Resurrecting the weblog

July 11, 2017 | Comments

So it’s been a little while since I posted here - nearly 5 years. I’ve had very little to say in public, work and life have been a lot of fun, and I’ve not missed writing.

A lot has changed in that time: I joined Google in London, turned 40, got married, relocated to San Francisco, and at the end of last year our daughter arrived.

A lot has stayed the same too. When I look at my writing I’m happy to see some continuity with my work at Google. There I ended up tugging on a thread of “user interfaces for local intelligence” which manifested across many products I worked on: Auto Awesome Movies, the Android launcher, Smart Text Selection, and Federated Learning (not an exhaustive list). I’ve particularly enjoyed working with a mix of designers, engineers and researchers.

And to hammer home the point about continuity, my last post here touched on the tortoises of W. Grey Walter; fittingly, in August I’m moving to X to work in robotics. More interfaces, more intelligence, a new domain.

This is why I’ve resurrected this site: to get some hands-on experience I’ve been playing at the edges of the DIY Robocars movement, building a Donkey and trying to get it running reliably around The Panhandle, a nearby park. I want somewhere to share what I’m doing; this site will do nicely, thank you.

Turing, Tortoises, and Lancaster Bombers

October 02, 2012 | Comments

The Science Museum in London is currently showing an exhibition about Alan Turing. Kate and I wandered up there on Saturday. I found the exhibition itself a little superficial - which isn't so surprising given the breadth of material the curators had to draw on between his personal life and death, contributions to computing, the war effort and Bletchley park, and his work on morphogenesis.

But there were two little gems in there which I focused on: the first, one of the tortoises of W. Grey Walter: beautiful and tremendously simplistic devices which exhibit eerily animalistic behaviours. And secondly, a bombsight computer from a Lancaster bomber, on which I was chuffed to discover the manufacturer's mark of Sperry. For it was a Sperry machine which D P Henry used to create his spirograph...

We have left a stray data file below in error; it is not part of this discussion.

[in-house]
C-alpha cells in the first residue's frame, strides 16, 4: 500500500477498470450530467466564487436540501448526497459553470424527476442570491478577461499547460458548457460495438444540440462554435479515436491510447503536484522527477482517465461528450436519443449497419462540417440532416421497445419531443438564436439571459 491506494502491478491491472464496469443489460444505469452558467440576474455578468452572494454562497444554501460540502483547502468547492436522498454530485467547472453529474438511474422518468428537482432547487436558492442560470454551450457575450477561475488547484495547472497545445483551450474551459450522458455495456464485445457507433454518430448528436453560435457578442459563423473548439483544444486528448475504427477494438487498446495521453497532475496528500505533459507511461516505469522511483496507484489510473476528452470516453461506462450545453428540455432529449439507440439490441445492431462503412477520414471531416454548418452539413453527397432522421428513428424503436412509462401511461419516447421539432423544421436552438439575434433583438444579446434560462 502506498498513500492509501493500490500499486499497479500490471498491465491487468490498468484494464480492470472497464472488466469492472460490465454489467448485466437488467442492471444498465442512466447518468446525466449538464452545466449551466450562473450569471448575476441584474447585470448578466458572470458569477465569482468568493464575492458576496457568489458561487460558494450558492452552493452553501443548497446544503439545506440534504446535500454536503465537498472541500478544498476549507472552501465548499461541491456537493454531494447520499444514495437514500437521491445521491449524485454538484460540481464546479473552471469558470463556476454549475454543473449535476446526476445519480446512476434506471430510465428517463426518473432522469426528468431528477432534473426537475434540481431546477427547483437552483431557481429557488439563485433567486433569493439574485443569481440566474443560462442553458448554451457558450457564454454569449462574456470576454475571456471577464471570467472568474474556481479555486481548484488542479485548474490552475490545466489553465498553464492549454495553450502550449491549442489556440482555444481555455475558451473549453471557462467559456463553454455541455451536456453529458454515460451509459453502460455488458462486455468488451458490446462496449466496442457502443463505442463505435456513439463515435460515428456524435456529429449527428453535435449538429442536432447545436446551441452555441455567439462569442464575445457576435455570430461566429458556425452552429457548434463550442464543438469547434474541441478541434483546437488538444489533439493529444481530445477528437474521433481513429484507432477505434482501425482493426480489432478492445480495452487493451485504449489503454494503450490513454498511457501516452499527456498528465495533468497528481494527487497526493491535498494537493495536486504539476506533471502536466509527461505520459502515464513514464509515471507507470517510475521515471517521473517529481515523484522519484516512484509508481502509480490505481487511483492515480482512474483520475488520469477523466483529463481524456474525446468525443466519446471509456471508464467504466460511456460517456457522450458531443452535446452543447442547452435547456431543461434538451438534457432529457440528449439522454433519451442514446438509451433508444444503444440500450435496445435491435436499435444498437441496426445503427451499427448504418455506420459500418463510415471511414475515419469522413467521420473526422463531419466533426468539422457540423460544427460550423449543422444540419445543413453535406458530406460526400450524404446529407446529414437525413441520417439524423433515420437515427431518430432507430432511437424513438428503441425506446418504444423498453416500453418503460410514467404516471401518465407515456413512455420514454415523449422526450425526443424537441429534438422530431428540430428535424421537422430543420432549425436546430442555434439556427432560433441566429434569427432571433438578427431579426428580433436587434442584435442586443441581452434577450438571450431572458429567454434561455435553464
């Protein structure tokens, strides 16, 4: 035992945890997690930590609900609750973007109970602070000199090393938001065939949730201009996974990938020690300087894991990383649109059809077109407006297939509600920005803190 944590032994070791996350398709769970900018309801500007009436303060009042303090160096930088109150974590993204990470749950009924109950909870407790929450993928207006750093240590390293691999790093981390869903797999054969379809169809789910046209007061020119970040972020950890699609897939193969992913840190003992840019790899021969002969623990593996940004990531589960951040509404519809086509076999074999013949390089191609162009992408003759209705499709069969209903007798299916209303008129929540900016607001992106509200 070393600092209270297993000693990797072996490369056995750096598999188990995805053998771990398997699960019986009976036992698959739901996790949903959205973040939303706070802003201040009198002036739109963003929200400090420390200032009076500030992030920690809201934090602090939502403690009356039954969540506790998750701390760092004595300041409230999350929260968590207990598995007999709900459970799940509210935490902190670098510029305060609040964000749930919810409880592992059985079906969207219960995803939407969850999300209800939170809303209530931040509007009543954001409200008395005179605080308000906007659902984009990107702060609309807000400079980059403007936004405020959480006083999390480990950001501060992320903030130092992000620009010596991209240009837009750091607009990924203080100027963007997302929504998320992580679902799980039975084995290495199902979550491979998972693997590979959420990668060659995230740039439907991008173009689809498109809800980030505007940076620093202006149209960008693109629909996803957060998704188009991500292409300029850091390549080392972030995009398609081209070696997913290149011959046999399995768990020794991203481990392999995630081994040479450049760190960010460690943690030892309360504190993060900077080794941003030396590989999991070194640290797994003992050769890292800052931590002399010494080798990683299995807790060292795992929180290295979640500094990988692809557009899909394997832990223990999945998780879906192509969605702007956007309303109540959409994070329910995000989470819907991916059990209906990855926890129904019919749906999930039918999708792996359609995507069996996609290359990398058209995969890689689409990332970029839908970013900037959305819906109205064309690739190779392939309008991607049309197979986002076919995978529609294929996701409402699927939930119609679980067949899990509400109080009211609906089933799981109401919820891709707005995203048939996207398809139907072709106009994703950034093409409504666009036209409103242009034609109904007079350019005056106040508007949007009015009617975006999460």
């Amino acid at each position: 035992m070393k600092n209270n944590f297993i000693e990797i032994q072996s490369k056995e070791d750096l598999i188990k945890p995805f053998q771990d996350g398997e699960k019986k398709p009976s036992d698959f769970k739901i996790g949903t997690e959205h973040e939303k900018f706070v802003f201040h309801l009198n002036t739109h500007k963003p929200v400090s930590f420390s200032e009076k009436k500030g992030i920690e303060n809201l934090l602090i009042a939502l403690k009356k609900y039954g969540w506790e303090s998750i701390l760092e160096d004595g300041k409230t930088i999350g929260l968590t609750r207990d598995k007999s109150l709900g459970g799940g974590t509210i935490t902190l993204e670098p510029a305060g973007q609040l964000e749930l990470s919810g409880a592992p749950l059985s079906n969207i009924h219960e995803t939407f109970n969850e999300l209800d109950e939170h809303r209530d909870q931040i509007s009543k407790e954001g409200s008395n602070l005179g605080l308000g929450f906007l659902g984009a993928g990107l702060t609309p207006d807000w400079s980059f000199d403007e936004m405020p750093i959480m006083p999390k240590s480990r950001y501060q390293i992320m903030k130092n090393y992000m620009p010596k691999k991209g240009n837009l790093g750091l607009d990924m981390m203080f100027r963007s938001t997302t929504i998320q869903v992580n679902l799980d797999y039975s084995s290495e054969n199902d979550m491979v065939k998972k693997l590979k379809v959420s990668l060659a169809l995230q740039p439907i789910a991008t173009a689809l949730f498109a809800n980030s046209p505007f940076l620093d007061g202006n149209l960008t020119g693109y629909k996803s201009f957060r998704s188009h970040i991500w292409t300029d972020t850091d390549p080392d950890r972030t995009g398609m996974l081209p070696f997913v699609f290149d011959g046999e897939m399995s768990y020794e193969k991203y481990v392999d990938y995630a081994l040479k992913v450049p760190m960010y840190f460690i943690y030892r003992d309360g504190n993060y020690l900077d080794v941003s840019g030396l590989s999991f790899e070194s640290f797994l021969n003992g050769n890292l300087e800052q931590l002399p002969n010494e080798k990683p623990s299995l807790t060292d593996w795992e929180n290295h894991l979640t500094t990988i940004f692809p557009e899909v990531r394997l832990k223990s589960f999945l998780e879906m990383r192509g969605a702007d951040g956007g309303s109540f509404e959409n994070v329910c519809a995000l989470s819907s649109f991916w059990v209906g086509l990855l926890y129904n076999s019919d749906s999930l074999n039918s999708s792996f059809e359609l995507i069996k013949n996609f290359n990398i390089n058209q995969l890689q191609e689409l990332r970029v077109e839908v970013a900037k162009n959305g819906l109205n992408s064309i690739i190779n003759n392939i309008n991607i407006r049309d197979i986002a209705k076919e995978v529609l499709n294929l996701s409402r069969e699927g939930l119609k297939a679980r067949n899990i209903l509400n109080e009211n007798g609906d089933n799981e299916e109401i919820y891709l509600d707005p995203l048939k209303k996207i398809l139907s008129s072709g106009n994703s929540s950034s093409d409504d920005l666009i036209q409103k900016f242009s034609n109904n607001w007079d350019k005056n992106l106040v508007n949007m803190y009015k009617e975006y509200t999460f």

Playing with advertising

September 25, 2012 | Comments

So, down the right hand side of this page you'll see a block, marked "AdSense". That'll be me playing with advertising; I'm interesting in learning a bit more about how online advertising works from a practical perspective, and I like learning about stuff by doing stuff.

So there'll be a small ad - or it might be a large ad in future, who knows? - running there for a little while at least. I'll be donating all income from it to the WWF, to one or several of their efforts around preserving big cats.

Animalia-and-technology

September 18, 2012 | Comments

In the animalia-and-tech link-pile today, an iPhone case which acts as an ECG for pets and cows that SMS the farmer. The latter's particularly poignant, as the Sardinian chap who for many years rented FP their offices approached us to build a similar thing for him.

I've just started reading Guilty Robots, Happy Dogs after a Jones-post. I'm hoping it's the missing link between puppets, furries, and technology that I've been waiting for. This stuff has history.

Needz launches

September 11, 2012 | Comments

I'm tapping this out from the gloriously sunny front patio of my uncle's home in Alicante. Just before we departed last week, a little birdie with the face of Ed Moore dropped me an email to let me know that Needz has gone live.

I've been following Needz for a little while, ever since seeing a demonstration of Agora, an early version of the product which they built in collaboration with Vodafone R&D. Needz is an interesting product, I think: Ed and his team have been looking at what a marketplace looks like when it's designed with mobile in mind, as opposed to being transplanted from the desktop web. I like the analogy of classifieds for this: location and convenience might be more important than getting the best price in some situations.

They're not the only people working on this problem, but they have an interesting take around building federated services which let providers run their own versions, which all appear to be the same service to end users.